Looking Ahead: Oregon Ducks

It’s never too early to start looking ahead to next season. During the coming weeks, we will examine what comes next for each team in the Power 5 conferences and also those outside the Power 5 that could make noise on the national stage. Today: the Oregon Ducks.

Dana Altman survived the tumult of 2014 that blemished his tenure and legacy at Oregon. Three players were dismissed following a sexual assault investigation. The victim in the case sued Altman and Oregon for admitting Brandon Austin, who’d been investigated at Providence for sexual assault prior to his arrival. Austin, Damyean Dotson and Dominic Artis were all accused of assaulting a female student in 2014 and were dismissed.

But Altman survived that madness.

Joseph Young helped. The dynamic guard led the Ducks to the round of 32 of the NCAA tournament, where they lost to Wisconsin. Young averaged 20.7 points per game and hit big shots in critical games, and Oregon finished strong by winning 12 of its final 15 games, despite losing four of its top five scorers from the previous season.

The Ducks needed a year like that. Now, they’re back in the Pac-12 mix as a borderline top-25 team that will welcome a solid recruiting class and veteran transfer Dylan Ennis (9.9 PPG in 2014-15), who is eligible immediately after graduating from Villanova.

Oregon’s vibe throughout the previous offseason was dark and murky. But the cloud cover could dissipate in 2015-16 -- depending on the legal maneuverings attached to the sexual assault case, of course -- for a Ducks program that boasts the pieces to compete for the title in a league that’s in flux with Arizona losing Stanley Johnson, Brandon Ashley, T.J. McConnell and Rondae Hollis-Jefferson.

What the immediate future holds: Adding Ennis takes pressure off Altman’s young backcourt. Ennis will move back to point guard after competing on the wing for Jay Wright. He started all 36 games for Villanova last season and averaged 3.5 APG. He also made 36 percent of his 3-pointers. He’s versatile and fluid.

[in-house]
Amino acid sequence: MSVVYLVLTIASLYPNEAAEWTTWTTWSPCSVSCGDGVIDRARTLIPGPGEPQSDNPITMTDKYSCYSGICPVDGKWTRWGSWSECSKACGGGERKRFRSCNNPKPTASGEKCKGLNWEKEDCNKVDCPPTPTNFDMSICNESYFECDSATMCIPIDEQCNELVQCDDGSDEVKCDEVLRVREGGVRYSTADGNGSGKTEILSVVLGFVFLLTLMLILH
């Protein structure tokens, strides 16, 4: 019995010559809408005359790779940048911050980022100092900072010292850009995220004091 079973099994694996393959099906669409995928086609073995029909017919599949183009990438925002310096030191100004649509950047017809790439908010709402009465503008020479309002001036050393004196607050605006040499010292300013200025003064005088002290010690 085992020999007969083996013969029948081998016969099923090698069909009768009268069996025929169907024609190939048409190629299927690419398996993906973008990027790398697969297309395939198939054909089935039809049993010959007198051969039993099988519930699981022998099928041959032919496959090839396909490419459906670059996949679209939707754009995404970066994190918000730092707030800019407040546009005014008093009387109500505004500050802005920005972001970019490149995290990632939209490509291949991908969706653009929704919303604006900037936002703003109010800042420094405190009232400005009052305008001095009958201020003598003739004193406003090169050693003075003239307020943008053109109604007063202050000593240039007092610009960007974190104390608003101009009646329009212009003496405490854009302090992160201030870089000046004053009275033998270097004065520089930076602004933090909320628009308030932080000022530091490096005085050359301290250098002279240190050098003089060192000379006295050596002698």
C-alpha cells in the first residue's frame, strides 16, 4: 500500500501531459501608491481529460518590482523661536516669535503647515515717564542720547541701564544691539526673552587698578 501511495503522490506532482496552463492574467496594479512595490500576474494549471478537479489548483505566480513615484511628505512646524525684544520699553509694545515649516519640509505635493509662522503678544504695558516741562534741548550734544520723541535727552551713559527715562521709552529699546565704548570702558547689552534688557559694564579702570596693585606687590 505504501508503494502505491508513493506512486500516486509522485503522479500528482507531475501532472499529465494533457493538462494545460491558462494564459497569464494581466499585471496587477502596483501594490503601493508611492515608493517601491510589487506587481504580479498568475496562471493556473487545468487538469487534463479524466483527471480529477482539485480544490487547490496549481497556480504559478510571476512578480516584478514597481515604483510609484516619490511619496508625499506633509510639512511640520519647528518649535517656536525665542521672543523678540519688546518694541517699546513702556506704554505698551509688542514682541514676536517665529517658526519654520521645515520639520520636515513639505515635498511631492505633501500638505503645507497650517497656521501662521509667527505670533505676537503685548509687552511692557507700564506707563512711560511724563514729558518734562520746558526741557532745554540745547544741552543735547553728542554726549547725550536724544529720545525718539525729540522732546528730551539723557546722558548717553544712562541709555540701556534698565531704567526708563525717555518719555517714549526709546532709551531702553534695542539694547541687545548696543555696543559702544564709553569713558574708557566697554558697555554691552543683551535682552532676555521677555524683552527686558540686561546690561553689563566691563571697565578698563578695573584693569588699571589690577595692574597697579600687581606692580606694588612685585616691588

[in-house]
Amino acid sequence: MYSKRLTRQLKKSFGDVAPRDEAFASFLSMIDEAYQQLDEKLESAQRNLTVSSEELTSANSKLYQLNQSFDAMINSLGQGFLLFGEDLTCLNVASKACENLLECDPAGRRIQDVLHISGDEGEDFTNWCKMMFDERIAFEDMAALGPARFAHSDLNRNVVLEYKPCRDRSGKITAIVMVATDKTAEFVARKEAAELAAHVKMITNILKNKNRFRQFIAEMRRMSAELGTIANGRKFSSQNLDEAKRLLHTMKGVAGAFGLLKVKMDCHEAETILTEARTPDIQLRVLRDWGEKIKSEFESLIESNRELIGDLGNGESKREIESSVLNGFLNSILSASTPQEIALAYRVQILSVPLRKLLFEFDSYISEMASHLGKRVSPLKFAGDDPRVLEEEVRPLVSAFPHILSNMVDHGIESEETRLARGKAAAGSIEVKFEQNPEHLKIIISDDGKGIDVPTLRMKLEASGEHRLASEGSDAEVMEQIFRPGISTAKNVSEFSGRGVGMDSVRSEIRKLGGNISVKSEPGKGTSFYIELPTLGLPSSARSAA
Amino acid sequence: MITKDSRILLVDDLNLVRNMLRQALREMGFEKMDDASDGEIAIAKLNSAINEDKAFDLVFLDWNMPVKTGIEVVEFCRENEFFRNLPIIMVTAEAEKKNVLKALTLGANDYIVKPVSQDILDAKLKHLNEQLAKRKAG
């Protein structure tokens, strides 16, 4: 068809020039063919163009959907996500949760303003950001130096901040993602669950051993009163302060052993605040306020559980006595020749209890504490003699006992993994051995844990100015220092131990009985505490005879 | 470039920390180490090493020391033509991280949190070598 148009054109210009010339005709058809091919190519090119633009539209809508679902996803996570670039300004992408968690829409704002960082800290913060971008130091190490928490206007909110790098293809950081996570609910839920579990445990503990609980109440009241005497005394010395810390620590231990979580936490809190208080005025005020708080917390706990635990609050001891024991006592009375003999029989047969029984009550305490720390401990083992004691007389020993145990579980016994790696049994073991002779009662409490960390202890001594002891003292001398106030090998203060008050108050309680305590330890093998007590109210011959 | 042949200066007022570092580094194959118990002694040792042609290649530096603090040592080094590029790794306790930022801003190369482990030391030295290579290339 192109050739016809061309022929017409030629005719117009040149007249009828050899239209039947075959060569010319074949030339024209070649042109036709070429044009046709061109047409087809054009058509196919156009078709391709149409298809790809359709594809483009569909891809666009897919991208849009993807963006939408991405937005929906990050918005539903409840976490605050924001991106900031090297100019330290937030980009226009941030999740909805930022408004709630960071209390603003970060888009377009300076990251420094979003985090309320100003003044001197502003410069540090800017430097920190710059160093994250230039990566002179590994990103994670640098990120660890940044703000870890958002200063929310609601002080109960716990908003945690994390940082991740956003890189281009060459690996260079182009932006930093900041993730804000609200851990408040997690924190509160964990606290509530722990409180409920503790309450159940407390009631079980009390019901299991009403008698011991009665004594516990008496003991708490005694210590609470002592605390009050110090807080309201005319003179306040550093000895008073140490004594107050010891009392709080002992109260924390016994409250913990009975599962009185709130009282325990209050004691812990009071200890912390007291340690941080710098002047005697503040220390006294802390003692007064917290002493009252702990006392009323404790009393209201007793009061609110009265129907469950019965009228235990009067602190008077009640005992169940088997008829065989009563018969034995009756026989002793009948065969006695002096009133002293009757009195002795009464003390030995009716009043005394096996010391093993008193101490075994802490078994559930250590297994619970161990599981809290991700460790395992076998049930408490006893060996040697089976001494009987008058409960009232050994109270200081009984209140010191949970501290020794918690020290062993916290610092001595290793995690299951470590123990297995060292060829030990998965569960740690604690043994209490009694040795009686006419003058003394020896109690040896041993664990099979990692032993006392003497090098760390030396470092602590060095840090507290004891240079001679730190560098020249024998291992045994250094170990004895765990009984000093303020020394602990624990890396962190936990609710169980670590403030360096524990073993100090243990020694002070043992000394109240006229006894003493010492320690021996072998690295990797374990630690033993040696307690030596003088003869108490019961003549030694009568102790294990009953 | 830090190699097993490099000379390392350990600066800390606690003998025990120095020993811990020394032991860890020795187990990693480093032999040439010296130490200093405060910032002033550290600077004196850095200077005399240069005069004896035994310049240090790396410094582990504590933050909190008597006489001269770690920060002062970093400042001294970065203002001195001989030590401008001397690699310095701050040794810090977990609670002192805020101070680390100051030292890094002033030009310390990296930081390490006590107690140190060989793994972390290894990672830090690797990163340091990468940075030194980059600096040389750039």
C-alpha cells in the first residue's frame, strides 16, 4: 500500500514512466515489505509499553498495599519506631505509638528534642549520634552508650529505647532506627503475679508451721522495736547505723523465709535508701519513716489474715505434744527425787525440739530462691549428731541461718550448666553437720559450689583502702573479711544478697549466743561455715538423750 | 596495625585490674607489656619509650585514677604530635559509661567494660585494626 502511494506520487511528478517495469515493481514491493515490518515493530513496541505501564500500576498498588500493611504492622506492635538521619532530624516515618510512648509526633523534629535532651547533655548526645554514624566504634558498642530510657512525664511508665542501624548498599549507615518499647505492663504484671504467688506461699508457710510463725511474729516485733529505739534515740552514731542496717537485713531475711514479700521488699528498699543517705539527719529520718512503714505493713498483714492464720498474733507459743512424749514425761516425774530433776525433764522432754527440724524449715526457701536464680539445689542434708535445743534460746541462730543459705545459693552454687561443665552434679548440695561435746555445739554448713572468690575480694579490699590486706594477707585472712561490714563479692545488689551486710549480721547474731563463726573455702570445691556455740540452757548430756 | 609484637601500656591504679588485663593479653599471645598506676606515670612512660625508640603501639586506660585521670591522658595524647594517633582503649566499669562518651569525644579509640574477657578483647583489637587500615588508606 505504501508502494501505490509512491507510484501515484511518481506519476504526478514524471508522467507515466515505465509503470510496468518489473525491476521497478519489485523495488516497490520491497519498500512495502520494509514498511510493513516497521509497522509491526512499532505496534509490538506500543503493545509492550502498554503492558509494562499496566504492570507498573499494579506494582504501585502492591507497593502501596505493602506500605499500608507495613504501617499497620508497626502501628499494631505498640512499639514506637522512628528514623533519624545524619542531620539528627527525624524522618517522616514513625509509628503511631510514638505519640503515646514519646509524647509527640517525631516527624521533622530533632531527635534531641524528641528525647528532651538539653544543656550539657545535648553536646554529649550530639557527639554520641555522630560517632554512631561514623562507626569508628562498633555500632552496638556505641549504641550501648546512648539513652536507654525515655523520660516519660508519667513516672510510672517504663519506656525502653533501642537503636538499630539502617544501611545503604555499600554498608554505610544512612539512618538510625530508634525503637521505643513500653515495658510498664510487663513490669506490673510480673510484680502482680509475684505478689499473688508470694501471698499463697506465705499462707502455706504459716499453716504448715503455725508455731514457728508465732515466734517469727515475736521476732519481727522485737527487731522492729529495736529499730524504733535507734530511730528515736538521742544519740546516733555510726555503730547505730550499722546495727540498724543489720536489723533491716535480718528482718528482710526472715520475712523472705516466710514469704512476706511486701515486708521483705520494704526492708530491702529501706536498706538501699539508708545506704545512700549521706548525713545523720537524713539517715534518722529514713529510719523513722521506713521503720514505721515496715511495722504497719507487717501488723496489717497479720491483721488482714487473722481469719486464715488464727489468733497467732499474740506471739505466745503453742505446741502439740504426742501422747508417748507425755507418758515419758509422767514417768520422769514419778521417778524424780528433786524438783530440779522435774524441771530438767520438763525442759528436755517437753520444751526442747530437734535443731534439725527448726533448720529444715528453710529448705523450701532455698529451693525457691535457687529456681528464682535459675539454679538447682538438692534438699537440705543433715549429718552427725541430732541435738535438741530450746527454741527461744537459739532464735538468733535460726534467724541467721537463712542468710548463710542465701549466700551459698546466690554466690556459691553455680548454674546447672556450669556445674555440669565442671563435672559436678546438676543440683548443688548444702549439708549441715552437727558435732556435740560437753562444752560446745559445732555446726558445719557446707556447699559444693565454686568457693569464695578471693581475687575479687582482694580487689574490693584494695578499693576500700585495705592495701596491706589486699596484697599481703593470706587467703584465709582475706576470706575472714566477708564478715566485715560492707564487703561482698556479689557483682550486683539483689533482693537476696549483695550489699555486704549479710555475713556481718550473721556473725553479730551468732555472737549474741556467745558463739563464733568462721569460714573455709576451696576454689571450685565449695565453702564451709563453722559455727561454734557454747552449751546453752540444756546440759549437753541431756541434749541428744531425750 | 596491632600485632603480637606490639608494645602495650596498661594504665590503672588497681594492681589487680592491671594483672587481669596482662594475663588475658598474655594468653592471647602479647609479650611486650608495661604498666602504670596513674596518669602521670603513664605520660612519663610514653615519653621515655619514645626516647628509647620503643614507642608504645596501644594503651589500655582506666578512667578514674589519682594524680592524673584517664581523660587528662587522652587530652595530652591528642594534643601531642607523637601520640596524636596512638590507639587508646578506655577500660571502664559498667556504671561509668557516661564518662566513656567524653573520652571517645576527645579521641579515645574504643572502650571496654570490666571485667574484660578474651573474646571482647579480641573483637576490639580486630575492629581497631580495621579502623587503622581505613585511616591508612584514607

Ennis, Tyler Dorsey, a shooting guard ranked 38th in the 2015 class by RecruitingNation, Dwayne Benjamin, and Dillon Brooks will comprise one of the league’s most talented backcourts. Kendall Small, another four-star guard, will contribute, too.

Plus, Oregon’s frontcourt is solid, too. Trevor Manuel, a 6-foot-9 four-star recruit from Michigan, will join a fortified crew that features Elgin Cook and Jordan Bell, who should be ready for next season after recently undergoing foot surgery.

The Pac-12 doesn’t feature a juggernaut entering 2015-16. Arizona must replace four elite players. Utah lost Delon Wright. Cal’s trio of Jaylen Brown, Ivan Rabb and Tyrone Wallace makes the Bears America’s most intriguing program. But the title race in Oregon’s conference seems open.

Oregon should finish in the top tier and return to the NCAA tournament. On paper, the Ducks appear to be capable of more.

Young, however, was the playmaker for this team last season. Young helped the Ducks win games that they would’ve lost by double digits without him. He was the catalyst. And it’s not clear who Altman will turn to in 2015-16.

They’ll find scorers, though. Defense is the greater concern. Imagine if Oregon had finished better than No. 121 in adjusted defensive efficiency (KenPom.com). It won’t have Young to make up for its defensive gaps if they continue next season.

Yet, the Ducks possess depth and elite players in their backcourt and frontcourt. They’ll be deeper and potentially more balanced in a league that’s not as stacked as it has been in recent years.

Oregon doesn’t have an abundance of experience. Still, the collection of talent is strong.

Clear skies for Oregon in 2015-16.